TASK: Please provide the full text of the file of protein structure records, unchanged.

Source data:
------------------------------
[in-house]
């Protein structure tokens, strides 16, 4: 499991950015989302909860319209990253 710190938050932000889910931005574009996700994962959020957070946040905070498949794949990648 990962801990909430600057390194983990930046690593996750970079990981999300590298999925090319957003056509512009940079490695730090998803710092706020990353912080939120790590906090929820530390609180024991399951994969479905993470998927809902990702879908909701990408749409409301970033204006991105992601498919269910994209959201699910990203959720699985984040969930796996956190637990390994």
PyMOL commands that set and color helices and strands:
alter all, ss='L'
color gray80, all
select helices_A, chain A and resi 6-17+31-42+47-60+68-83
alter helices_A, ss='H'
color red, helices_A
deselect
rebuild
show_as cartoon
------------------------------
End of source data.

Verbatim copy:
[in-house]
């Protein structure tokens, strides 16, 4: 499991950015989302909860319209990253 710190938050932000889910931005574009996700994962959020957070946040905070498949794949990648 990962801990909430600057390194983990930046690593996750970079990981999300590298999925090319957003056509512009940079490695730090998803710092706020990353912080939120790590906090929820530390609180024991399951994969479905993470998927809902990702879908909701990408749409409301970033204006991105992601498919269910994209959201699910990203959720699985984040969930796996956190637990390994």
PyMOL commands that set and color helices and strands:
alter all, ss='L'
color gray80, all
select helices_A, chain A and resi 6-17+31-42+47-60+68-83
alter helices_A, ss='H'
color red, helices_A
deselect
rebuild
show_as cartoon